The exhibit, which is on display until October 15, uses stone, metal, wood and other materials from the New England area with many of the themes of the New England seacoast.  The exhibit includes 45 pieces from

This sculpture titled “Fish With Travelers”was made out of granite by stone art enthusiast Thomas Berger. Talk about a fish out of water.

There are 10 more sculptures shown below that are on display on the grounds at the Langdon estate.

IMG_4313

Fisherman by Madeleine Lord made of welded steel.

Backstroker by David Adilman is made of Vermont gray marble.

Flotsam And Jetsam by Morris Norvin made form reclaimed steel barrels.

Serpentine by Irene Fairley made from Vermont marble.

Fragrant Flow by wood artist Jeffrey Cooper made of teak and bluestone.

IMG_4358

Moon Swings by Douglass Gray  made of steel.

Brown Crab by Thomas Berger made of fieldstone.

Urchin Sphere by Karin Stanley made of granite.

Genetically Modified Squid by Thomas Berger made of fieldstone.

Vertical Water” by Karin Stanley was not being displayed when I took the photos of the outdoor sculptures.

Inside the Governor John Langdon House there are many more sculptures.  You have to buy a ticket to view the sculptures (a tour of the house is included…blog post about the tour to follow soon).  I gladly forked over the $15 for the both of us to view them.

There are 34 sculptures displayed in the first floor parlor, hallway and dining areas.

Net by Amanda Sisk is made of mixed media.

Forever Free by Pete Spampinato made of bronze with an alabaster base.  Pete tends to feature animals in his work.  He says he did not begin sculpting until he retired.  He was inspired by the hardships animals had to endure during a trip to Africa.

Colossal Shell Goddess by Lindley Briggs made of resin and apoxie.  Lindley, in contrast to Pete, says her interest in the human figure has been rekindled.  Lindley says, “the boundaries between fantasy, reality and surreality are not necessarily firm.” She enjoys exploring these boundaries in her work.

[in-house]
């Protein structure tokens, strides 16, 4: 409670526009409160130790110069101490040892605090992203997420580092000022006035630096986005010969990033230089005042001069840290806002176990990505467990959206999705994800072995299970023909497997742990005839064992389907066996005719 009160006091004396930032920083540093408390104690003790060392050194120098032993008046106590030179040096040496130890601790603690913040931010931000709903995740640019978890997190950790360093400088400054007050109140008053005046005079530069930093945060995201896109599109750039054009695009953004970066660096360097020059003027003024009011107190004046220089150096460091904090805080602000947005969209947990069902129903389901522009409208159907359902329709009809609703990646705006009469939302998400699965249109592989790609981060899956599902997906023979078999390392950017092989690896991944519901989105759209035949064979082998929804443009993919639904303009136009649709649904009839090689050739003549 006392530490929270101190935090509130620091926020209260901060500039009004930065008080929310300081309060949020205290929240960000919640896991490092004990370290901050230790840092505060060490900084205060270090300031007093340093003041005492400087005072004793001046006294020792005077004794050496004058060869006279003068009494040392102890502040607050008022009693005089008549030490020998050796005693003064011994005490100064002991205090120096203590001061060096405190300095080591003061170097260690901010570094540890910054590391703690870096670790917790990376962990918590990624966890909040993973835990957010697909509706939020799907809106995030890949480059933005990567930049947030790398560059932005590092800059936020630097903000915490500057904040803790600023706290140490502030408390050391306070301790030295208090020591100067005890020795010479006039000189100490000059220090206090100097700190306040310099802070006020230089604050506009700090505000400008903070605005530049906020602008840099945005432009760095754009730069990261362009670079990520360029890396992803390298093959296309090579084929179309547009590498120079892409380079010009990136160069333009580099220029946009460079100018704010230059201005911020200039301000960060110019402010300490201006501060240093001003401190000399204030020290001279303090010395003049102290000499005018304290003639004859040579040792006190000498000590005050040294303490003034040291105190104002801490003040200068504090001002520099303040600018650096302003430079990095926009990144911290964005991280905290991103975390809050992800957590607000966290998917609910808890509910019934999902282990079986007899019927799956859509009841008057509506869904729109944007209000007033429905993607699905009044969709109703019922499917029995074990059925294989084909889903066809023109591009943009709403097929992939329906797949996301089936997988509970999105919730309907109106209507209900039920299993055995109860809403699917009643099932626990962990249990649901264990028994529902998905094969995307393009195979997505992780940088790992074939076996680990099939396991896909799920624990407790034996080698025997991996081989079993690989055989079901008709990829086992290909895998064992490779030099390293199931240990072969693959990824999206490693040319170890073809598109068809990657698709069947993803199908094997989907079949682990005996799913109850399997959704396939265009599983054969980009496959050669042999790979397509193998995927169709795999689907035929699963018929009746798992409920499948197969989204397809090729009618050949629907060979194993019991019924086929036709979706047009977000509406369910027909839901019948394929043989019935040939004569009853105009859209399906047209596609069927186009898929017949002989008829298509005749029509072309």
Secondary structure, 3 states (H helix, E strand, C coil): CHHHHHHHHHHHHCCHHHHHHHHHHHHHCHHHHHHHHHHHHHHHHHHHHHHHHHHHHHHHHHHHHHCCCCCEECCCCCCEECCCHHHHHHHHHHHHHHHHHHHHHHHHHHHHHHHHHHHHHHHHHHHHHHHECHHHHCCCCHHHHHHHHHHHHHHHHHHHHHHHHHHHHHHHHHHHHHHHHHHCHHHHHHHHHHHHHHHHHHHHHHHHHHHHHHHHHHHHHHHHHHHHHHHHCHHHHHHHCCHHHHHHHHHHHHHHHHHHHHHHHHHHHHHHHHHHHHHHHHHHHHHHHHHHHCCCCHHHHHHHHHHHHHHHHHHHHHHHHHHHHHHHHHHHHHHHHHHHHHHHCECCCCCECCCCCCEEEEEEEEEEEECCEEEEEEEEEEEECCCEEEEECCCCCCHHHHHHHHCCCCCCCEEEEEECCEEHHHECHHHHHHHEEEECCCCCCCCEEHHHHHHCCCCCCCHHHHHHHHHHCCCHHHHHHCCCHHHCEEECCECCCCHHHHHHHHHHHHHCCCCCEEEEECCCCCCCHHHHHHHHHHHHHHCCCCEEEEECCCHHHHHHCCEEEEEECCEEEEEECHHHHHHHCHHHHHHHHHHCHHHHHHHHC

Carousel Lobster by Jeffrey Briggs is made of fiberglass and resin.  Jeffrey builds carousels of all varieties as well as other works of art.  His latest work can be found at the carousel on The Rose Kennedy Greenway in Boston.  He often collaborates with Lindley (the sculptor featured above his sculpture).

Birds Of a Feather by Douglass Gray made of steel.

Gull by Alan Weinstein made of plaster and paint with a granite base.  Alan mainly paints.  But, he has branched out with his sculptures.

IMG_0972

Madonna 3 With Gorilla by Jeffrey Cooper made of cherry wood.  Sounds good enough to eat.

Sirena & Consorts With Sea Of Shells by Lindley Brigss made of apoxie and cast marble.  I especially like how the gorilla appears to be looking at the woman quizzically in the statue in the last photo.

Slaveship HMS Brookes by Martin Ulman made of mixed media.  The 43.5″ high ship sculpture was modeled after the British slave ship, “Brookes.”  The slave ship was used during the 18th century and it was said to carry 484 people, although it carried many more than that according to ship records and stories told by sailors.  The conditions were dreadful as Maya Angelou’s quote expresses.

Neptune by John Vasapoli made of oak.  John says is love of sculptures and his love for music have been the main factors for driving his creative energy.  John has sculpted many statues of iconic musicians and singers such as Miles Davis and Duke Ellington.

Secrets Of The Sea by Nancy Diefenbach is made of marble and glass.  She says her joy is creating one-of-a-kind artworks in marble.  She likes to shape her thoughts through her carvings.

IMG_0949

Water Muse by David Adilman is made of limestone.

IMG_0943

Water Nymph by Elise Adams made of alabaster.  Elise began her career as a sculptor after working 30 plus years as a chiropractor.  Art had always been a love of hers.  But, she was discouraged from following this career path while she was growing up.  I think it’s fair to say we’re all happy she did change her career path.

A Vineyard Excursion by William Bloomfield made of alabaster.  After taking a stone carving course in the 70’s, William says he was hooked.  However, “life got busy” as he put it and he did not take up sculpting until 2006 when he enrolled in some classes at The Chautauqua Institution’s School of Art.  He says that from his initial exposure to stone carving more than 30 years ago he discovered that an essential element of my creative process is to let go of any preconceptions he might have of what the stone might evolve into before I put chisel to stone.

Turtles  by Pete Spampinato made of bronze with an alabaster base.

IMG_0929

Approaching Storm by Judith Morton made of steel and fiberglass.  Judith says she “loves to come face to face with a cold hard block of stone.”  She describes the process of sculpting as a “give and take” until the block of stone is warm and yielding from all of her carving.  She also describes the process as being sensual for both the eyes and the hands.

IMG_0928

Pastry Chef by Susan Neet Goodwin made of clay and multimedia.  Susan says her first piece that included the human face was a response to the Iranian hostage crisis. Since then many of her sculptures have become vehicles for political and humanitarian concerns.  As you may notice by herr other works of art, Susan’s art has a certain theme through it.

IMG_0917

Mermaid With A Trident by Mara Sfara made of bronze and marble.  Mara says her art offers a glimpse into the lives and feelings of the gods and goddesses from Greek mythology.  She also likes to inject humor into her pieces.